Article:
He was Leo Ernest Durocher, also known as “Leo the Lip” and “LIppy.” To say he was controversial and outspoken is an understatement.
Durocher was an infielder who played on the greatest 1920’s New York Yankee teams with Babe Ruth and Lou Gehrig. Later Durocher was the shortstop on the infamous St. Louis Cardinals “Gashouse Gang” team of the 1930’s. Durocher was a winner wherever he went. As a manager he piloted both the Brooklyn Dodgers and New York Giants to great success. When he retired he ranked number five among major league managers having scored 2,008 career wins in his Hall of Fame career.
But wherever he went, Leo Durocher clashed with authority and opponents in a big way. He had a fiery temper. “Nice guys finish last” was his credo. Part of his managerial strategy was ordering his hurlers to throw at hitters. When he wanted his pitcher to hit a batter, the cry would ring out from the dugout, “Stick it in his ear!”
We don’t see this anymore the way baseball has changed, but Durocher was a manager who was forever standing toe-to-toe arguing with umpires. And then after several minutes of vehemently jawing away, getting ejected from the game. It happened 94 times to Durocher! In the history of baseball, only three managers can top this dubious distinction: Bobby Cox, John McGraw, and Earl Weaver.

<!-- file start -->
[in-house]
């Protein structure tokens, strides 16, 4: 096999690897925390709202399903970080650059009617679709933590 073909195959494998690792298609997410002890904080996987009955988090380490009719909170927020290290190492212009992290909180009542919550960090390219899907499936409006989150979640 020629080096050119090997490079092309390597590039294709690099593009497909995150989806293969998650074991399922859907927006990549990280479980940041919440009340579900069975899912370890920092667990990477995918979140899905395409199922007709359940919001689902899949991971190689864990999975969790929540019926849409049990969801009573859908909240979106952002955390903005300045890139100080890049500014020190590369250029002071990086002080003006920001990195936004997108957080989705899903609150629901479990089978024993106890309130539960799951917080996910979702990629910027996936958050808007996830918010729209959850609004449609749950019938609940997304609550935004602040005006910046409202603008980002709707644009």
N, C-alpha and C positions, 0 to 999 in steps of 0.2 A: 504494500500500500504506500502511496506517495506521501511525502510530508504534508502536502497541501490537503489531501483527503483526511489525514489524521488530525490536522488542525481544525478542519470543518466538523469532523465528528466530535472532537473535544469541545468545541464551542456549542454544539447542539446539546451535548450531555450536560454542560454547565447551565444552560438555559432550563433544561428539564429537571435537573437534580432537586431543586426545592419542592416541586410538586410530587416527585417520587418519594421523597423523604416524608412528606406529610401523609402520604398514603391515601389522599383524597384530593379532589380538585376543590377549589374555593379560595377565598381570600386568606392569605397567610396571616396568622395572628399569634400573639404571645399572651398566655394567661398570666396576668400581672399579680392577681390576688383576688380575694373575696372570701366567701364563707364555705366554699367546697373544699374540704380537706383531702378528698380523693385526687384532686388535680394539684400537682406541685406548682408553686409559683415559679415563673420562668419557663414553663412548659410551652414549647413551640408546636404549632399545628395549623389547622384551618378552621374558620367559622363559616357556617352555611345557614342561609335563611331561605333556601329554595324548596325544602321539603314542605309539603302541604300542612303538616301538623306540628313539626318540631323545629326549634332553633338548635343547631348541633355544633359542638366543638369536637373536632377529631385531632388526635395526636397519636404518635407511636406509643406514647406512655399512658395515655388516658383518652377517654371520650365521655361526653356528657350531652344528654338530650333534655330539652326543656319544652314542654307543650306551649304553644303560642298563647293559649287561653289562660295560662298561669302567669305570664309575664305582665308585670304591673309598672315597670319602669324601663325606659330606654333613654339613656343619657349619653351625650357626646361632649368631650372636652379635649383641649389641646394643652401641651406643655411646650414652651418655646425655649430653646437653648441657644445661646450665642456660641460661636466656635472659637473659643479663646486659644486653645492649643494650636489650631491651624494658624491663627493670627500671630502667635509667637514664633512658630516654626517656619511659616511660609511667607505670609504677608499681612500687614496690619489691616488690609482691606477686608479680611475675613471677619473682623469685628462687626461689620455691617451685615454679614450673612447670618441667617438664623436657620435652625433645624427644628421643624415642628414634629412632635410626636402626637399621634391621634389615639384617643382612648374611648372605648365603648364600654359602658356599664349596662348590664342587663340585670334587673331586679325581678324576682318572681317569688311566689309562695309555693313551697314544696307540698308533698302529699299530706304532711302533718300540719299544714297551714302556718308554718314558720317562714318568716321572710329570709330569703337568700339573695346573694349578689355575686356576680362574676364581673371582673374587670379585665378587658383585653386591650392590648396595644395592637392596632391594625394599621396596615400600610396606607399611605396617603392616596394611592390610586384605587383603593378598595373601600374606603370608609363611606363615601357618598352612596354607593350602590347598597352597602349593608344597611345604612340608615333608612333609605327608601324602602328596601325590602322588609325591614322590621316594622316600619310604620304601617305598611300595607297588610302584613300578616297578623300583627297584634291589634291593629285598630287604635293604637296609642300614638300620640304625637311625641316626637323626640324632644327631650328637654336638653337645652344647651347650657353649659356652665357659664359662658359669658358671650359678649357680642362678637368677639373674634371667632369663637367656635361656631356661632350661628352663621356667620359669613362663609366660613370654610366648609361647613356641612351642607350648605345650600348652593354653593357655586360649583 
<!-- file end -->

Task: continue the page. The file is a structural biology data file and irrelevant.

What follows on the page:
One of Durocher’s ejections was during a pre-game meeting for arguing an umpire’s call from the previous day!
As for players who thrown out of ball games the most, Durocher tops that list. Jackie Robinson ranks third, and Casey Stengel, again, as a player, comes in at number five on this list of dubious distinction.
All of this begs the question — where does the temper-laden, irascible Ty Cobb figure in this? He was thrown out of 15 games. Cobb’s reputation has been unfairly maligned, as true baseball historians understand. Turns out the seemingly calm and amenable Honus Wagner was ejected more times than Ty Cobb.
Brooks Robinson played 2,896 games in the major leagues. He was never once tossed from a game by any umpire. Ernie Banks played 2,528 games. Same story. No ejections. Harmon Killebrew: 2,435 games. Never thrown out of a game. Gil Hodges: 2,071 games with no ejections. He was, however, tossed seven times during his stint as a manager. These four gentleman had nothing but sterling reputations as players, and as human beings who conducted themselves with decorum both on and off the baseball diamond.
Proving that nice guys don’t always finish last after all.